A number of MindTree Minds were looking for a log-analysis tool for their project work. An intensive search failed to find one that met their requirements. So, they decided to create the tool themselves as a MindTree TechWork project, called Insight. They identified team members, provided collaboration and coordination among the distributed team and assured quality and productivity despite the voluntary, self-driven and distributed nature of the team.
Recruiting volunteers was difficult because team members would be working extra hours, in addition to their regular work. They decided an open-source approach would therefore work best. The team also realised that traditional means of collaboration – meetings, e-mail, telephone – would result in information silos, duplication of work and effort and possible loss of information, reduced effectiveness and loss of quality.
OpenMind, a web-based collaboration platform for software development based on open source technology, provided the Insight project with a virtual workspace that enabled the distributed team to collaborate effectively. Features such as mailing lists, discussion forums, document management, a wiki and release management brought visibility and transparency at all stages of the project. OpenMind allowed all MindTree Minds to access and download the tool’s source code, provide feedback, request features, report bugs and even to join the Insight TechWork project as developers.
As a result, there were more than 200 downloads of the various releases of Insight; 12 project teams used Insight for log analysis in their projects; clients who could participate in the development wanted to license the tool for their work, and the Insight team earned the MindTree IP creation/re-use award. Today, there are more than 40 such TechWorks projects running within MindTree.
Knowledge communities also are credited with many other valuable outcomes. For example:
As the company grew quickly, the business analysts’ community created the first role-based assimilation program at MindTree to meet the needs of a quickly growing business-analyst population;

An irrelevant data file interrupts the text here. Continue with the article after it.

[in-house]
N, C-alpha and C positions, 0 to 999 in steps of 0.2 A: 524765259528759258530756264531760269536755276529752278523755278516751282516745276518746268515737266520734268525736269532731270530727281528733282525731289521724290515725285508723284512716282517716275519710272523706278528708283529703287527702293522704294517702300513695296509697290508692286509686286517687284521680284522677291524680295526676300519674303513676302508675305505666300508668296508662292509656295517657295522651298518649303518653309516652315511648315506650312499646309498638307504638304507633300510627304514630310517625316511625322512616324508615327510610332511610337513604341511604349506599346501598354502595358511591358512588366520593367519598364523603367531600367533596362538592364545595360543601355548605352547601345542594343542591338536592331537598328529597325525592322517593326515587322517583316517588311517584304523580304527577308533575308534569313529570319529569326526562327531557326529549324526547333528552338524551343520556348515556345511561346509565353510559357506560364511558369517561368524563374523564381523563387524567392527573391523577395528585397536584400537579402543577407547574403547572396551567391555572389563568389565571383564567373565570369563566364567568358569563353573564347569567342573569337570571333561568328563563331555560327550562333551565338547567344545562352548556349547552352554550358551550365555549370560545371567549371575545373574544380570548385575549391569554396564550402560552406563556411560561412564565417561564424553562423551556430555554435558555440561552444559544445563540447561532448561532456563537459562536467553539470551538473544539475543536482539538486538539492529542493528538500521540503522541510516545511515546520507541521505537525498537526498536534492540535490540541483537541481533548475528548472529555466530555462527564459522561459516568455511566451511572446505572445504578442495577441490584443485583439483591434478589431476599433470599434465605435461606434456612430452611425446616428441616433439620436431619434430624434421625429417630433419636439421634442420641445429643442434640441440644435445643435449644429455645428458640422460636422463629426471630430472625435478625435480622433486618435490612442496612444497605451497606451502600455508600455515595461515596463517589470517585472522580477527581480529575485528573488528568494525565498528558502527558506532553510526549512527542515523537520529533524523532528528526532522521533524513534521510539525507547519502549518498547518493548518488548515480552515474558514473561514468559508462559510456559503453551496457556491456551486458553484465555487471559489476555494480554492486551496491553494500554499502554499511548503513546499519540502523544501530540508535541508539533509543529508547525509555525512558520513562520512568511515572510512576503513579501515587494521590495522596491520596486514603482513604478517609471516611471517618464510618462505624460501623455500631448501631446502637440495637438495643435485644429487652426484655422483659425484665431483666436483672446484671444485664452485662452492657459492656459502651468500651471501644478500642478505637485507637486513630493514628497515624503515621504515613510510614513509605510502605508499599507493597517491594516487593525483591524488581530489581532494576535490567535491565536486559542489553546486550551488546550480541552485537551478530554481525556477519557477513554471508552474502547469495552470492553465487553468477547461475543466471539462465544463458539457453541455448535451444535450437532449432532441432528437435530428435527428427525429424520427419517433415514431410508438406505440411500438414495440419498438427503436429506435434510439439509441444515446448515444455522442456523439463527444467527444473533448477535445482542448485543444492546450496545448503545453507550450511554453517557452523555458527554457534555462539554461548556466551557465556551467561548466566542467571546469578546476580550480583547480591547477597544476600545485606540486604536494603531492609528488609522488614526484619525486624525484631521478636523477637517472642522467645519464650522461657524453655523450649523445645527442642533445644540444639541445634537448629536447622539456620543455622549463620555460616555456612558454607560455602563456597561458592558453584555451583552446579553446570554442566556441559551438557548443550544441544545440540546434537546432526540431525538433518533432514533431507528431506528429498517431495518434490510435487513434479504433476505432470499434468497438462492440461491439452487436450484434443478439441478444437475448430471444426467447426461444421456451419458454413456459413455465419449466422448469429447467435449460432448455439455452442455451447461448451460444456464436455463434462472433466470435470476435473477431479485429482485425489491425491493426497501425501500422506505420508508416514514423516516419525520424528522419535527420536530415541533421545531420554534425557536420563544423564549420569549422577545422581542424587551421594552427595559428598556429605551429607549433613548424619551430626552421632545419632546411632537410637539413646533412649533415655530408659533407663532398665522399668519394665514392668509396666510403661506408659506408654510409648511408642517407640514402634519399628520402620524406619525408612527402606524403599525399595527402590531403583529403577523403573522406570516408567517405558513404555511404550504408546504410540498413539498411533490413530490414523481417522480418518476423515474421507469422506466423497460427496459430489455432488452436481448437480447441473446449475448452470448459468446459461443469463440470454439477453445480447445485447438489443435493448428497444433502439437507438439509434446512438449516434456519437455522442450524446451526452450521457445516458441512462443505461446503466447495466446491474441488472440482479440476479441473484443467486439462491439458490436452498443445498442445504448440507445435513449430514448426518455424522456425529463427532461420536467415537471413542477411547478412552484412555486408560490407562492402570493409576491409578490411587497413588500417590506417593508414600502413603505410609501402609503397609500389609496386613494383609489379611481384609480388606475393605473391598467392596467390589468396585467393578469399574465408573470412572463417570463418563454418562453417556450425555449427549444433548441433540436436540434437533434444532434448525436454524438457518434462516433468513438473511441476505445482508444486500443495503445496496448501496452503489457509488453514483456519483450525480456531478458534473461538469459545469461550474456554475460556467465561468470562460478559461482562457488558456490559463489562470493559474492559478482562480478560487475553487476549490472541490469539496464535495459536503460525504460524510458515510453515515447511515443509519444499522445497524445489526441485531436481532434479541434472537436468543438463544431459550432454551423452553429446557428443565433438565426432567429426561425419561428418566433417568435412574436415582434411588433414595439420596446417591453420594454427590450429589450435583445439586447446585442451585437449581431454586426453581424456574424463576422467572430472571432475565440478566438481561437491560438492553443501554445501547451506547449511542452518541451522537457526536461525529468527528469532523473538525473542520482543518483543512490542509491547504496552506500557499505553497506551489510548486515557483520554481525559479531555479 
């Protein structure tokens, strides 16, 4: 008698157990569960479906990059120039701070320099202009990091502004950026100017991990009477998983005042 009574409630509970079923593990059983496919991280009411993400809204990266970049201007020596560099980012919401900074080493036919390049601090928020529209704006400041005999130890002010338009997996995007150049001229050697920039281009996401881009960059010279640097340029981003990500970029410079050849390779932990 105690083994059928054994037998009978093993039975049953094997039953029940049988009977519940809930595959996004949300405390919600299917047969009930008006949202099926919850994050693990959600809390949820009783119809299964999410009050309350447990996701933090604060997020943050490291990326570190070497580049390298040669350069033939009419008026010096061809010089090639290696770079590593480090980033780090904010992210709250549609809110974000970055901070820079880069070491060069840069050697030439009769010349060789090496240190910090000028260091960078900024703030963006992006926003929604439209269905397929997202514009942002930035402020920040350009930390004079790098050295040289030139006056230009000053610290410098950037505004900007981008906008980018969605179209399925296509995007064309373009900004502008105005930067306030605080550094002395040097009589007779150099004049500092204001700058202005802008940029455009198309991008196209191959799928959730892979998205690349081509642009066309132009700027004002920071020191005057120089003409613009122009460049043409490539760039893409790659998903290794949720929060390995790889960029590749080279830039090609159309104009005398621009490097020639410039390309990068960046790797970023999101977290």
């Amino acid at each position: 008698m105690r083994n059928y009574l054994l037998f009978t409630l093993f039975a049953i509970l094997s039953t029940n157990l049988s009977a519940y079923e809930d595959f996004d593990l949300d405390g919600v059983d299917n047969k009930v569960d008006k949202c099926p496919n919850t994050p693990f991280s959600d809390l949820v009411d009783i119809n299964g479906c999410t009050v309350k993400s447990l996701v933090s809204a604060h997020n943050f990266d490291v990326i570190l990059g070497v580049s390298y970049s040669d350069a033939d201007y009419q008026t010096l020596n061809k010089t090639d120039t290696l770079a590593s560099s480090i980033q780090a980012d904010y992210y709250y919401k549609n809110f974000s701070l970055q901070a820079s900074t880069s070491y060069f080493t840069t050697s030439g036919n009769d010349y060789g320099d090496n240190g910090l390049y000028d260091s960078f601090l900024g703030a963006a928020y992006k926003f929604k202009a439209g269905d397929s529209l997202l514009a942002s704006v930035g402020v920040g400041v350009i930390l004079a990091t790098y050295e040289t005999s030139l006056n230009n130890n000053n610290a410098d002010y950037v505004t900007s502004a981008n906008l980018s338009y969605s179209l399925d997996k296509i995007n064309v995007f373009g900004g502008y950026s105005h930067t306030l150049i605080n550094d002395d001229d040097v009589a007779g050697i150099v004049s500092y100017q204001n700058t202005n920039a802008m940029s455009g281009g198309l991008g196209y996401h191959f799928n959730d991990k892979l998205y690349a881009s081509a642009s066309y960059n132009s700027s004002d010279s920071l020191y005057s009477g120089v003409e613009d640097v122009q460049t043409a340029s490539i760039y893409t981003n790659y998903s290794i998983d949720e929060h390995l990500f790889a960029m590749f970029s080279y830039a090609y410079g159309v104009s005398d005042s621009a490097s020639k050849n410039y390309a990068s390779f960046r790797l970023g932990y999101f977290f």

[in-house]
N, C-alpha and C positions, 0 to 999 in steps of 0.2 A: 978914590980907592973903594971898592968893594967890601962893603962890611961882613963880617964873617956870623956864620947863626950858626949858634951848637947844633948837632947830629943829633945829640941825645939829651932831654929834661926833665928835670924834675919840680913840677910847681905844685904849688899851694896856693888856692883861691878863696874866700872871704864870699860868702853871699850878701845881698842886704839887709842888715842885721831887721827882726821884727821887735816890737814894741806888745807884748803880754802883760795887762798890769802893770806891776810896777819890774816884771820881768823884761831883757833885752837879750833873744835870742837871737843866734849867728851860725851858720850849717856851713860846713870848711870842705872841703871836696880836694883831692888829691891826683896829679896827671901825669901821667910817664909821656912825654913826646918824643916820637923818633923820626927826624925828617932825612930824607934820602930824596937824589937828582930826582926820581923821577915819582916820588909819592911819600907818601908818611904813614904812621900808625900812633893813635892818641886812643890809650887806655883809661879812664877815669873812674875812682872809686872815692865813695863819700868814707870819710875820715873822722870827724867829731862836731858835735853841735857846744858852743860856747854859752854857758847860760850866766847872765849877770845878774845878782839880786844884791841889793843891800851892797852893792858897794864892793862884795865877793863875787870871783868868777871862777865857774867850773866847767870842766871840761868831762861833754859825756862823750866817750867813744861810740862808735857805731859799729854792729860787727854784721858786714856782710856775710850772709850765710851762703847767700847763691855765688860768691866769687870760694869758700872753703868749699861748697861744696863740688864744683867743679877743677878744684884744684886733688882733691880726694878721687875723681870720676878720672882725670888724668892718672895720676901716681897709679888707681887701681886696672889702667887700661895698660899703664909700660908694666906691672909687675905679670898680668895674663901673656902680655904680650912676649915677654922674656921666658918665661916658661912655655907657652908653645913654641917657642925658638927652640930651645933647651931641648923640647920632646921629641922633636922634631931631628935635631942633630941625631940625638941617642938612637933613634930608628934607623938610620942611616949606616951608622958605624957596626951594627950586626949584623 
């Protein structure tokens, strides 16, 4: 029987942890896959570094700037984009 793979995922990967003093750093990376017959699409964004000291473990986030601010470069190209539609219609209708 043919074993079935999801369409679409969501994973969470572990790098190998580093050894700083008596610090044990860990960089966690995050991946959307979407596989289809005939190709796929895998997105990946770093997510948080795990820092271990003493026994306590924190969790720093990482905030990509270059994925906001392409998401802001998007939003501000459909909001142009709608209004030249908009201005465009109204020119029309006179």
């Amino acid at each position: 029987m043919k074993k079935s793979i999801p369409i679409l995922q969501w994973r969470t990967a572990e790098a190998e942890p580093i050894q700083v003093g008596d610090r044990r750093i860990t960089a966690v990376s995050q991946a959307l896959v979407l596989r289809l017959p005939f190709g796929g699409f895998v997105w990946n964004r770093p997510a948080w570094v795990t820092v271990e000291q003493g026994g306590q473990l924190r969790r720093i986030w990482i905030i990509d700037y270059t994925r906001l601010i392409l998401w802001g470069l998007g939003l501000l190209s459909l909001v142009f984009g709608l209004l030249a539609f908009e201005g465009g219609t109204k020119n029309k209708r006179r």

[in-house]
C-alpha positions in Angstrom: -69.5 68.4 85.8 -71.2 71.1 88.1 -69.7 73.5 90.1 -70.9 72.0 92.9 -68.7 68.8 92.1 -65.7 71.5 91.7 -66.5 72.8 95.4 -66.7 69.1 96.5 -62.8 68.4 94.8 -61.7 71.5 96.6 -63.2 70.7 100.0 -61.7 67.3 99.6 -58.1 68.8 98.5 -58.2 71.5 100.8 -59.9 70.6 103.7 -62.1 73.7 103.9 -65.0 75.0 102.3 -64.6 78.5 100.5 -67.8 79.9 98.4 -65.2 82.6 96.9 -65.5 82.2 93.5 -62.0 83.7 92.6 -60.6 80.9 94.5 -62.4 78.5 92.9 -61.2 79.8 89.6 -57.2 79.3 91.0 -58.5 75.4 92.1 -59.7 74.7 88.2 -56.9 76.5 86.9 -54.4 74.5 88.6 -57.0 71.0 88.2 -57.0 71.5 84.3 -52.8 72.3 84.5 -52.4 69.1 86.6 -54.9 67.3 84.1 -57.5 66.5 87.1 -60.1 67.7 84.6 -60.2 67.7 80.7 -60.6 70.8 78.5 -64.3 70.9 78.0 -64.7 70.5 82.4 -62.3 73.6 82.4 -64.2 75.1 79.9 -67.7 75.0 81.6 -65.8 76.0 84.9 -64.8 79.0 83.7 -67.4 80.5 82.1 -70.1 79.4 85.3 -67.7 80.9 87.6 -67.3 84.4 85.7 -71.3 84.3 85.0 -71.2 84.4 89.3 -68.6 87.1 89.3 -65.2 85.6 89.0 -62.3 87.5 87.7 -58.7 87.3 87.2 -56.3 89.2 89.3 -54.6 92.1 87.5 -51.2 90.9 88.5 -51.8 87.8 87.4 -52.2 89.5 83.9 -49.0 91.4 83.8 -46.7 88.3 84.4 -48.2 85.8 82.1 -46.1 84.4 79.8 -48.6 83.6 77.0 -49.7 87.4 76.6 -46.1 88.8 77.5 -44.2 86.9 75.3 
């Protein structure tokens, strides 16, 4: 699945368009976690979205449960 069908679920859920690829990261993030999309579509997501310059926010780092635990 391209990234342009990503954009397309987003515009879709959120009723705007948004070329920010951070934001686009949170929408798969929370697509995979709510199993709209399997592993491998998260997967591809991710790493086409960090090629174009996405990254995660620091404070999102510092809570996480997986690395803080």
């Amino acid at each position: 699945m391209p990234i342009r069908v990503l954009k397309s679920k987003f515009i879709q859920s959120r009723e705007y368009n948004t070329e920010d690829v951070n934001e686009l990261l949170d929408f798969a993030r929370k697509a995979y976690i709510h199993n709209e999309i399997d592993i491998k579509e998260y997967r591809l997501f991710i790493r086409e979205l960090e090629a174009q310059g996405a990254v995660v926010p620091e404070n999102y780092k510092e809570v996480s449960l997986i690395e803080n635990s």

The mainframe community created the first application maintenance methodology in the company and created a skills repository of its members to be able to better staff and support pre-sales efforts;
The J2EE (Java) community helped with the recruitment process through the creation of a question bank on J2EE projects.
Additionally, other initiatives in the company were influenced by the principles of self-organisation and also the power of conversations that communities had made so popular. The MindTree leadership workshop that had been in place since 2002 was revamped in 2005 and was done in a completely self-organised manner. A community was created that completely self-organised and designed the workshop. The community members discussed, debated and reviewed all modules together, and learnt from each other in the process. The prevailing rule of thumb for their work was 80 per cent conversation and 20 per cent content presentation. The role of faculty was replaced with the role of facilitator. Datta says this workshop was rich with conversation, storytelling, case studies, role play, visual clips, and more. The program received some of the highest ratings as a result.